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How to Prepare for a Layoff Now

With the pandemic making employment dicier, take these nine steps

By Nancy Collamer

As the coronavirus crisis escalates, layoffs are sadly mounting. Last week, 3.28 million Americans filed for unemployment, the highest number of initial jobless claims since the U.S. Department of Labor started tracking these numbers in 1967. And Federal Reserve Bank of St. Louis economists say the pandemic could lead to 47 million lost jobs in America.

Man reflecting
Credit: Adobe

“Most economists now expect a major recession,” says Jed Kolko, chief economist for “Some companies have already announced layoffs, and we've seen the trend in job postings start to decline on the Indeed site.”

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Some of those jobs — hopefully most — will return. But in the meantime, it’s wise to take key steps to prepare for a possible layoff and shore up your career. Here are nine suggestions:

1. Focus intently on your job, while you have one. Admittedly, this is easier said than done. But with layoffs sharply escalating, now is not the time to ease up at work. Otherwise, you could make yourself more of a target to your employer.

If possible, offer to lighten the workload for a co-worker who is sick or caring for a loved one due to the pandemic.

It’s now critical to demonstrate your productivity, especially if you work remotely (when some bosses wrongly assume employees aren’t putting in the normal effort). Respond promptly to emails from colleagues. Show up for virtual meetings on time and well-prepared. Stay on top of deadlines and deliverables.

If possible, offer to lighten the workload for a co-worker who is sick or caring for a loved one due to the pandemic.

Of course, no amount of diligence will guarantee your job. But it’s your best defense when or if your employer must make job-cut decisions.

2. Update your LinkedIn profile and resumé to include your latest accomplishments, skills and credentials. Eliminate any information that’s no longer relevant, such as dated technology skills.

If you’re a job seeker over 50, it’s especially important to follow the recommendations noted in my previous post, “How to Age-Proof Your Resume and LinkedIn Profile.“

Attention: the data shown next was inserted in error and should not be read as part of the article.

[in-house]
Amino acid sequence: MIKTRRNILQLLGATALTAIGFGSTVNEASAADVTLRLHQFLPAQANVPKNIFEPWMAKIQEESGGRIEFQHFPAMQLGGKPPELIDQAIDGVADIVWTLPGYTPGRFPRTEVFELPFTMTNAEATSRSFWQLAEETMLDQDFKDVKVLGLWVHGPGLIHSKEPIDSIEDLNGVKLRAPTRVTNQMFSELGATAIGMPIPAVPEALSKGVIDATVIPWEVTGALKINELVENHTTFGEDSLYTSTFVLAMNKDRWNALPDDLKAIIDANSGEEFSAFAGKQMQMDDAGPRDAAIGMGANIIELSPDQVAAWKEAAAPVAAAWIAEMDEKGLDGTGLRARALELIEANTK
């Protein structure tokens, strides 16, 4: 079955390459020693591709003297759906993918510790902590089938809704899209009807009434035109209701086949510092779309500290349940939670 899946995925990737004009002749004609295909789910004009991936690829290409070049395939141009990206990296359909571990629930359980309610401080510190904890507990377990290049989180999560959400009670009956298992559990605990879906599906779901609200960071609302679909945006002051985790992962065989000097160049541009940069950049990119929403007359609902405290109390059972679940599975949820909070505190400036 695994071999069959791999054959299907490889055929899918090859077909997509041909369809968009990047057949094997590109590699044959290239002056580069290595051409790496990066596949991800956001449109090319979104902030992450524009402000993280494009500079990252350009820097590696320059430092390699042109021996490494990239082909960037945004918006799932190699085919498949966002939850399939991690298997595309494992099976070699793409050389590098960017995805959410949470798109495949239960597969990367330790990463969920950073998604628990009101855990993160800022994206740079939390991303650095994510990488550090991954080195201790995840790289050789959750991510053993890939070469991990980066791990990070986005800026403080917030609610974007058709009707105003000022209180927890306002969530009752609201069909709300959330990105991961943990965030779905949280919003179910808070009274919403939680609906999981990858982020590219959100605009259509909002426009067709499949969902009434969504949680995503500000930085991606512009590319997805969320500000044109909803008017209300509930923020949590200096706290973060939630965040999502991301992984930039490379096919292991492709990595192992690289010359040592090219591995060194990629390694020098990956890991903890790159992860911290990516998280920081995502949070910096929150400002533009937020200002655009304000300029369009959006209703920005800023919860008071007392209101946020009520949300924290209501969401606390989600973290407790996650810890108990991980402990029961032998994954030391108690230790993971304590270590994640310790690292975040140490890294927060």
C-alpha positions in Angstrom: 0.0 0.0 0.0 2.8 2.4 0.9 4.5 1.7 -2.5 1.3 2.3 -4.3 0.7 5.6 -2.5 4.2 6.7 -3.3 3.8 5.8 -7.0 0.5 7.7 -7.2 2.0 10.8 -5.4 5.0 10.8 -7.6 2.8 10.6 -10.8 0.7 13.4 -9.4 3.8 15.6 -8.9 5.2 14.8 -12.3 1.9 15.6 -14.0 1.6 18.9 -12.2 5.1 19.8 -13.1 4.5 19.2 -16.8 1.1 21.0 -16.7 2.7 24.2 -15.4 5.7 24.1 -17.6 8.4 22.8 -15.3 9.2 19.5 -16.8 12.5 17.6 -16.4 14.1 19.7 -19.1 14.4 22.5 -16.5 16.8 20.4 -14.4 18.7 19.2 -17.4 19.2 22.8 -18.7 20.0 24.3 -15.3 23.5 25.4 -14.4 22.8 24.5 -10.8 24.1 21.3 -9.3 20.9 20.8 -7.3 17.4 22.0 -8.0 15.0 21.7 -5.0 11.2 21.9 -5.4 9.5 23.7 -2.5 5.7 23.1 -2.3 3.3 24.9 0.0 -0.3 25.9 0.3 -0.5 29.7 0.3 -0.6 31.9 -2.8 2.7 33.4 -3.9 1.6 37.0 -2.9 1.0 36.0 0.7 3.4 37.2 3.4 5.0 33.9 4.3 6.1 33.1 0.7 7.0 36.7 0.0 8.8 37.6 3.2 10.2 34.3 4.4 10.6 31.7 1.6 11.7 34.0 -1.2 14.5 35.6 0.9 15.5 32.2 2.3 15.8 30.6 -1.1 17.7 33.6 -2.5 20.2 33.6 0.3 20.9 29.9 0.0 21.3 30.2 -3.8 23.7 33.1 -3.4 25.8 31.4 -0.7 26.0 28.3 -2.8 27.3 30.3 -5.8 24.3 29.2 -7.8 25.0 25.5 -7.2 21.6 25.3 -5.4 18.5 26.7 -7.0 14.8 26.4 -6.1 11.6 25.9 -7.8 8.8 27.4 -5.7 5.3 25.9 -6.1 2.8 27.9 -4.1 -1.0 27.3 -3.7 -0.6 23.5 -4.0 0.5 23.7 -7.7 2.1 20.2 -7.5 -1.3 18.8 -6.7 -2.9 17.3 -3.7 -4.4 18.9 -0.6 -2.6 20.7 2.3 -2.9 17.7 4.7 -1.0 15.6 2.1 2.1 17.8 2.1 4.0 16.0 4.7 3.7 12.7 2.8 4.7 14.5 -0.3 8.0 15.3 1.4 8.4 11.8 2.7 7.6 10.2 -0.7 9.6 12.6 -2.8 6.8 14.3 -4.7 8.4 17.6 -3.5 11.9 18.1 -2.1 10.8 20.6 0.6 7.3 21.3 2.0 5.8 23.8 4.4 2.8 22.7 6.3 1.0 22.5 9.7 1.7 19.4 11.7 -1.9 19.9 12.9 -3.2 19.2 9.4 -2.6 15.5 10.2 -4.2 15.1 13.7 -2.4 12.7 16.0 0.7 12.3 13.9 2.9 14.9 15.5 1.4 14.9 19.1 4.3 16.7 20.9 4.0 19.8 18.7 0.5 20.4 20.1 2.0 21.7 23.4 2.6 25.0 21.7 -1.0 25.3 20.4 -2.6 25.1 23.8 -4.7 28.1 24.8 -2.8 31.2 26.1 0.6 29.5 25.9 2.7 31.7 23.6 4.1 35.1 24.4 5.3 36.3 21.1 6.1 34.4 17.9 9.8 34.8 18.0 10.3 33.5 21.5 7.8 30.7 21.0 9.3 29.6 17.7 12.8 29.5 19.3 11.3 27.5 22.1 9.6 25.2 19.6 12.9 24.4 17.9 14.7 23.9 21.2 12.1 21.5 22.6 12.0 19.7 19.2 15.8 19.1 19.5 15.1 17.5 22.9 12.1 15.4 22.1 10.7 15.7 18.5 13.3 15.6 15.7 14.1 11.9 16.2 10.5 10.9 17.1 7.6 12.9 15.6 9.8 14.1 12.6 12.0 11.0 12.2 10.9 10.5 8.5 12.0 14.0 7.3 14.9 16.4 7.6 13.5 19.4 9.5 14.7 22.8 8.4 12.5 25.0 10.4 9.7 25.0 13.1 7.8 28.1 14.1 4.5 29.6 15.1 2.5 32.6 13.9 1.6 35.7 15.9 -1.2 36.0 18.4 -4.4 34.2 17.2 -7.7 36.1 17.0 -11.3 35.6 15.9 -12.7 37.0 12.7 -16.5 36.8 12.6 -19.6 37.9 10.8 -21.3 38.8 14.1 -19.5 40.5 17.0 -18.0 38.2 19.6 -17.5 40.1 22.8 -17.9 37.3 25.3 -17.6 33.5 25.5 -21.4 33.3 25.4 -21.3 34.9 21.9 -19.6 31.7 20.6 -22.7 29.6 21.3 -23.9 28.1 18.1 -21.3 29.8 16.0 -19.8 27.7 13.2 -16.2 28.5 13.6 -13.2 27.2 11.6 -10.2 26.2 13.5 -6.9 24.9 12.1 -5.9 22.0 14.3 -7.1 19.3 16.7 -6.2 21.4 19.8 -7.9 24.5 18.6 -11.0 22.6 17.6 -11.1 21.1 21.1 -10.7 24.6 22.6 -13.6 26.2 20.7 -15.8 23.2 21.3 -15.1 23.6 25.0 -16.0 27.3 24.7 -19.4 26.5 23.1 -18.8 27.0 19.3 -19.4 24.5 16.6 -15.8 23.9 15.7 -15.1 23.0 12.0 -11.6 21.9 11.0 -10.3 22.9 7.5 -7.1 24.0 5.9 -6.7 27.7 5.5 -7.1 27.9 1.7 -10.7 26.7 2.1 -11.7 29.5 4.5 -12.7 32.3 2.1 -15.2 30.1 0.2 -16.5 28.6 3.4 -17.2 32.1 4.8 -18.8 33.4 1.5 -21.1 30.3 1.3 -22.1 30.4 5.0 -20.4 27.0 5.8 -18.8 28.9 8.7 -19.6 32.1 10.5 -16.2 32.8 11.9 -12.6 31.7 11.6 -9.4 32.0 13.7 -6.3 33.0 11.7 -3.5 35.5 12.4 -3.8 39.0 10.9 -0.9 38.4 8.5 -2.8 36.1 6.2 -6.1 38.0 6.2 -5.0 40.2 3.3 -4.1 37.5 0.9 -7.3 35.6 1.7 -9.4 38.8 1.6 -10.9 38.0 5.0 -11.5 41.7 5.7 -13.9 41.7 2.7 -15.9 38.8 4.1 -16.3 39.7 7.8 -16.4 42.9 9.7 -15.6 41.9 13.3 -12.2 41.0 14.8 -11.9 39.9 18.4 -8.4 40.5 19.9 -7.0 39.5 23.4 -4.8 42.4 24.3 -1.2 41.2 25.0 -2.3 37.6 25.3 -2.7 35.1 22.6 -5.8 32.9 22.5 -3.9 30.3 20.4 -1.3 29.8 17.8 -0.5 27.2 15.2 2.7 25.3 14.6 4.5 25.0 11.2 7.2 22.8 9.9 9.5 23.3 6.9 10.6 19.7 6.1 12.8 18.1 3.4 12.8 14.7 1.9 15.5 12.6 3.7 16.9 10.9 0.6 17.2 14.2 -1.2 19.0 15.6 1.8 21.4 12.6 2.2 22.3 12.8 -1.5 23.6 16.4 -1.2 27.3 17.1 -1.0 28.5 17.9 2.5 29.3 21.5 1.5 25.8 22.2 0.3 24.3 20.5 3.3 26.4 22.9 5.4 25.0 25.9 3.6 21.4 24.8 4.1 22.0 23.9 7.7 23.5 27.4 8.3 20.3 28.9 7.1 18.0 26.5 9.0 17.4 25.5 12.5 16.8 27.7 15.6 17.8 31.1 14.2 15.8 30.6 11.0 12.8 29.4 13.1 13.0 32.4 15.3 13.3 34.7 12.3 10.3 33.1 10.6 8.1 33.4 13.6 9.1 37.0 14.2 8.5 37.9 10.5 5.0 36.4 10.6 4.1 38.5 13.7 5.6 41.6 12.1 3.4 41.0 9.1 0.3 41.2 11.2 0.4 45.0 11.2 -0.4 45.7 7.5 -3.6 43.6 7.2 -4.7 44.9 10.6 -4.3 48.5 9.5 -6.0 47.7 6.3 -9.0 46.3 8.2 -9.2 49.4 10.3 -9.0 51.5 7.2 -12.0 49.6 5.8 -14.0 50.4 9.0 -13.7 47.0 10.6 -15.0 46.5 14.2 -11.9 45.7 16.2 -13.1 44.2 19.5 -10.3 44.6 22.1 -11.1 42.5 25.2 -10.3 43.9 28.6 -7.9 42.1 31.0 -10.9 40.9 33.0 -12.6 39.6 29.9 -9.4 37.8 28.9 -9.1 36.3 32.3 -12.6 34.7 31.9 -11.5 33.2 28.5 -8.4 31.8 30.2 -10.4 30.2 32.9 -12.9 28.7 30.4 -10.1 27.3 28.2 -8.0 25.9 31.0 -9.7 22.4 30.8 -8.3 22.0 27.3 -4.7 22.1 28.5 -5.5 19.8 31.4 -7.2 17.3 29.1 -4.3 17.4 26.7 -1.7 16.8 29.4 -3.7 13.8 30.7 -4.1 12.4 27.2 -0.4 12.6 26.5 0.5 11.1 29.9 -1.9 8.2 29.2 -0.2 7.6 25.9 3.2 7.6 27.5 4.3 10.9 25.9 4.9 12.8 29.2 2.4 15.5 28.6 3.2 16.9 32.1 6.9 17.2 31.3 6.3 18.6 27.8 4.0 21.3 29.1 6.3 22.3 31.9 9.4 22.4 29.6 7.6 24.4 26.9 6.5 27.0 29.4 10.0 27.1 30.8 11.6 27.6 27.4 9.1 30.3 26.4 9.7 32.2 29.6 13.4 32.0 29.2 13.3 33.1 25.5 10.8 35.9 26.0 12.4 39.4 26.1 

3. Practice using video technology for potential video job interviews. Odds are, for the foreseeable future, many employers will be using video interviews to screen candidates. If you’ve never used this technology before, it’s time to learn.

Sign up for a free account at or, download the software and then schedule some catch-up chats with friends, family or the grandkids. Consider recording your first few sessions to get a sense of how you look and sound on camera and what your in-home environment will look like.

It will be awkward at first, but over time you’ll gain comfort and confidence that should serve you well if you need to interview for a job this way.

4. Call at least three professional contacts each week. With so many people working from home, now is the perfect time to reach out to contacts for good old-fashioned voice-to-voice conversations or video conversations. They could be helpful if you wind up needing to look for work.

Select a few people whose expertise you value or who work at employers that might be a good fit for you in the future. Invite them for a Zoom or phone catch-up call. The point of these calls is not to ask for a job. The goal is to strengthen your professional relationships by having a meaningful and mutually beneficial conversation.